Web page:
The phylogeny of Crmar2 and Mariner-5 was reconstructed based on alignments of all different copies of each element from each species in which we found them. Ambiguous regions and regions absent in more than 25% of the sequences were removed. Alignments are provided in Additional file 9: Dataset 3. The model of nucleotide evolution best fitting each alignment (TPM1uf + G for both elements) was chosen based on the Akaike information criterion (AIC) in jModeltest 2 and each alignment was analyzed using PhyML 3. In order to assess the phylogenetic position of Mariner-5_Dbi in the mariner tree, we have aligned the amino acid sequence of a transposase representative of most described mariner subfamily and performed a neighbor joining analysis using MEGA 5 (JTT model, 1000 bootstrap replicates). The accession numbers of the sequences we have used are provided in Additional file 1: Figure S1.
horizontal transfer of transposons
long terminal repeat
reverse-transcription polymerase chain reaction
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We thank all the technical staff of the UMR CNRS 7267. We acknowledge Catherine Debenest for assistance with the dissection of terrestrial isopods and Richard Cordaux and Pierre Grève for insightful comments on an earlier version of the manuscript. This work was supported by the CNRS, the Agence Nationale de la Recherche (ANR ImmunSymbArt 10-BLAN-1701), and a European Research Council Starting Grant (FP7/2007-2013, grant 260729 EndoSexDet) to Richard Cordaux.
The authors declare that they have no competing interests.
MD and CG designed the study, carried out the experiments and analyses and drafted the manuscript. SL generated the draft assembly of the Armadillidium vulgare genome and contributed to the writing of the manuscript. NC sequenced the androgenic gland hormone gene in the various isopod species and contributed to the writing of the manuscript. DB provided the draft transcriptome assembly of A. vulgare and contributed to the writing of the manuscript. All authors read and approved the final manuscript.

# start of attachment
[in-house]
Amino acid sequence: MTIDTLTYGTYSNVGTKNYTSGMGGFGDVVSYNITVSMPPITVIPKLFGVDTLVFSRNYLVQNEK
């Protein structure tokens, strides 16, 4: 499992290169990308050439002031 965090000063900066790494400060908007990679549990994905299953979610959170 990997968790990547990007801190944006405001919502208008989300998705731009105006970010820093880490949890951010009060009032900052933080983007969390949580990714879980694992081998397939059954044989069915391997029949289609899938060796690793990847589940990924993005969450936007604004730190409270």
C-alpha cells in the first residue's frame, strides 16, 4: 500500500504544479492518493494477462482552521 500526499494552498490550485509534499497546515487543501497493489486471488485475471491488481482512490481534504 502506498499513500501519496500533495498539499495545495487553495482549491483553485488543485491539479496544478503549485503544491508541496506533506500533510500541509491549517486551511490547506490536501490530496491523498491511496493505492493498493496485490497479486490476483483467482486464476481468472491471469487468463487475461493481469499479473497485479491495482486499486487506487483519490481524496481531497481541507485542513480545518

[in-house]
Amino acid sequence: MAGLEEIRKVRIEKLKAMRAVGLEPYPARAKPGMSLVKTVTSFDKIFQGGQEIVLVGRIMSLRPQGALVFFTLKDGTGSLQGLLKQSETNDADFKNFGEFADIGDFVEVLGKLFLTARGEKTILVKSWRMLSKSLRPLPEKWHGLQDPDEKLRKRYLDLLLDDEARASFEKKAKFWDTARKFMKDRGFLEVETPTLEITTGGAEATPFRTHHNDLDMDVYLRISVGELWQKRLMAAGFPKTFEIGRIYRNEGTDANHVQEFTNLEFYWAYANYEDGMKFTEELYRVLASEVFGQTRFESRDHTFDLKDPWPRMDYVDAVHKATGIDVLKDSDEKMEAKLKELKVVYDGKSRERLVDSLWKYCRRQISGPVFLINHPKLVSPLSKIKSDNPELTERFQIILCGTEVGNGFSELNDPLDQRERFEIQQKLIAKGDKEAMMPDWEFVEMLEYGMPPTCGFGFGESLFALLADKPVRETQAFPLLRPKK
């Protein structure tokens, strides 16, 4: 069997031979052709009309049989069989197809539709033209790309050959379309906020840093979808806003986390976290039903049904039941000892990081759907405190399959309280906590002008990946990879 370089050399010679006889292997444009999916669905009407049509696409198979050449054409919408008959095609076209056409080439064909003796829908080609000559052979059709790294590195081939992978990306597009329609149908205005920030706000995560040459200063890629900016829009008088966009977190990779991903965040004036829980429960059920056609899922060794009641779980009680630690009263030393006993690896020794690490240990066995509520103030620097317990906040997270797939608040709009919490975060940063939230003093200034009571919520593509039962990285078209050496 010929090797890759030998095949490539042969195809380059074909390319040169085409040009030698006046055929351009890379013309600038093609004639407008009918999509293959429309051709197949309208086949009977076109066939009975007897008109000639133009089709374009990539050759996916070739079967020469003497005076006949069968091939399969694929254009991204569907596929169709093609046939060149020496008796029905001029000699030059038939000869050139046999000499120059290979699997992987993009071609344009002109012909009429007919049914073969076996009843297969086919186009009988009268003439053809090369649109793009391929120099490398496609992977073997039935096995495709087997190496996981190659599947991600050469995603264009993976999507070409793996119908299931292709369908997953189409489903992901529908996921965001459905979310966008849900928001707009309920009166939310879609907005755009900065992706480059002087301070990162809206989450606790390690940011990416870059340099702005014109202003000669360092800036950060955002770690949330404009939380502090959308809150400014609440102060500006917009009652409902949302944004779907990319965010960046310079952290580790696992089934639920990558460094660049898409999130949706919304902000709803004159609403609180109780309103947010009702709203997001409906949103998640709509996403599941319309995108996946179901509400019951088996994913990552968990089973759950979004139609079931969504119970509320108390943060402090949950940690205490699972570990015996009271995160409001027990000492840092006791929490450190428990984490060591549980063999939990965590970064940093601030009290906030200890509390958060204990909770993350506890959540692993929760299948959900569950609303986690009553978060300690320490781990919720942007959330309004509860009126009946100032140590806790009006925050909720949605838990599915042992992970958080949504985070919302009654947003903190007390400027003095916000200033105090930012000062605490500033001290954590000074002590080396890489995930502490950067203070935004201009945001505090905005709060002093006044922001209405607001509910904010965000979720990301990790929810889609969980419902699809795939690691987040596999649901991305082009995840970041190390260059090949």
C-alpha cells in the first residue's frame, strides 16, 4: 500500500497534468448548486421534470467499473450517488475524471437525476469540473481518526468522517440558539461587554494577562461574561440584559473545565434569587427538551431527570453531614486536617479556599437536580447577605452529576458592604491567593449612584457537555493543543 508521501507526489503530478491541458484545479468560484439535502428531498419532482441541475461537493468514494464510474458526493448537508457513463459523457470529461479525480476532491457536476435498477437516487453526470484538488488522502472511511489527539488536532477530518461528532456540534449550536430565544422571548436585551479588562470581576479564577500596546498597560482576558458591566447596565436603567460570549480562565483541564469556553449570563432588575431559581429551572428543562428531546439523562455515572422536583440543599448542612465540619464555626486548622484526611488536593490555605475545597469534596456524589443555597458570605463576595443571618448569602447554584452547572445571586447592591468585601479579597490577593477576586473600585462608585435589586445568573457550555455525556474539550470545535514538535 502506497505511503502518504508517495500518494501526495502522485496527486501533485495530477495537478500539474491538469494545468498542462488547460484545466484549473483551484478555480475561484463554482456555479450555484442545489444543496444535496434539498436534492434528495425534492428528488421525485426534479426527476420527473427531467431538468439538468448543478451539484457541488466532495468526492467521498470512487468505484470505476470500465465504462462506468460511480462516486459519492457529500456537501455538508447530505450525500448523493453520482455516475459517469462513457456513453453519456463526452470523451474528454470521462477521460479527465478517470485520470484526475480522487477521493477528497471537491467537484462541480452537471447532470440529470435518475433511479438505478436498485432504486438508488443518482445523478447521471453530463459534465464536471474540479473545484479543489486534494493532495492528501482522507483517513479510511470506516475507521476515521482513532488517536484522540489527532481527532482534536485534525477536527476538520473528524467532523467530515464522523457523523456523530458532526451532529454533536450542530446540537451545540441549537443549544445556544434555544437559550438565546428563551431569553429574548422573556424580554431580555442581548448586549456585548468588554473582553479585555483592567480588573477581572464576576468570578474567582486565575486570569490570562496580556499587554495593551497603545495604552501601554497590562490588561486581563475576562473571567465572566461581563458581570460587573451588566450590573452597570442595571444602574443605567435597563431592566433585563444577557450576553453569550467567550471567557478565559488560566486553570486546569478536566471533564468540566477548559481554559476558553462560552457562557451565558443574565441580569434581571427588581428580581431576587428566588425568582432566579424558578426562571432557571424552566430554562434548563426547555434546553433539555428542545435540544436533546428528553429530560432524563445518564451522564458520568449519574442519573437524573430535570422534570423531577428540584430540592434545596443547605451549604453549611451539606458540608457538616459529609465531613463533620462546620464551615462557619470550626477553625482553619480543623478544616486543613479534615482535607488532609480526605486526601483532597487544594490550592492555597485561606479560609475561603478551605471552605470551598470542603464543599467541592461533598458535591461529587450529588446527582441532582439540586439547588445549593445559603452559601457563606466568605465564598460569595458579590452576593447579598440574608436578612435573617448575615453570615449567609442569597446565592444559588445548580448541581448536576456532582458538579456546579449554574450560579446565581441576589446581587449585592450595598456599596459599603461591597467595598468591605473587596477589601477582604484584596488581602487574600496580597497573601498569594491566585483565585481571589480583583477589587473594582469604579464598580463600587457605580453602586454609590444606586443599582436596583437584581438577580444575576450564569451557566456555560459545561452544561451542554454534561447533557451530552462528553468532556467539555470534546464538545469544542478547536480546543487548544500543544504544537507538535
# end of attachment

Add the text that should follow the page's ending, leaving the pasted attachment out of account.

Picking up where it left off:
Electronic supplementary material
Additional file 1: Figure S1: Phylogenetic relationships between various mariner transposases showing that Mariner-5_Dbi belongs to the irritans subfamily. (TIFF 122 KB)
Additional file 2: Figure S2: Illustration of the position of the two types of primer sets we used to screen for Mariner-5_Avul and Crmar2_Avul elements in the various isopod species. The sequence of the primers is provided in Additional file 5: Table S1. TIR: Terminal inverted repeat. (PDF 17 KB)
Additional file 3: Figure S3: Pictures of agarose gels showing the results of the reverse transcription PCR experiments on Crmar2 (A) and Mariner-5 (B) in Armadillidium vulgare ovaries and somatic tissues (head + nervous chain). A band of the expected size was obtained for all reactions showing that both elements are transcribed in A. vulgare soma and germ line. RT, reverse transcriptase; L, size ladder. (TIFF 213 KB)
Additional file 4: Dataset 1: Sequences of the Crmar2 transcripts encoding a full length, intact, and thus potentially functional transposase aligned together with the Crmar2_Avul consensus sequence (fasta format). (FAS 19 KB)
Additional file 7: Dataset 2: Consensus sequences of Crmar2 and Mariner-5 elements reconstructed in this study (fasta format). (TXT 5 KB)
Additional file 8: Table S3: List of genes sequenced by Regier et al.  used to calculate genetic distances between the various species included in this study. (PDF 45 KB)
Additional file 9: Dataset 3: Sequence alignments used to reconstruct the phylogeny of crustacean isopod species and Crmar2 and Mariner-5 copies (fasta format). (FAS 39 KB)
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Dupeyron, M., Leclercq, S., Cerveau, N. et al. Horizontal transfer of transposons between and within crustaceans and insects. Mobile DNA 5, 4 (2014). https://doi.org/10.1186/1759-8753-5-4
- Horizontal transfer
- Transposable elements
- Isopod crustaceans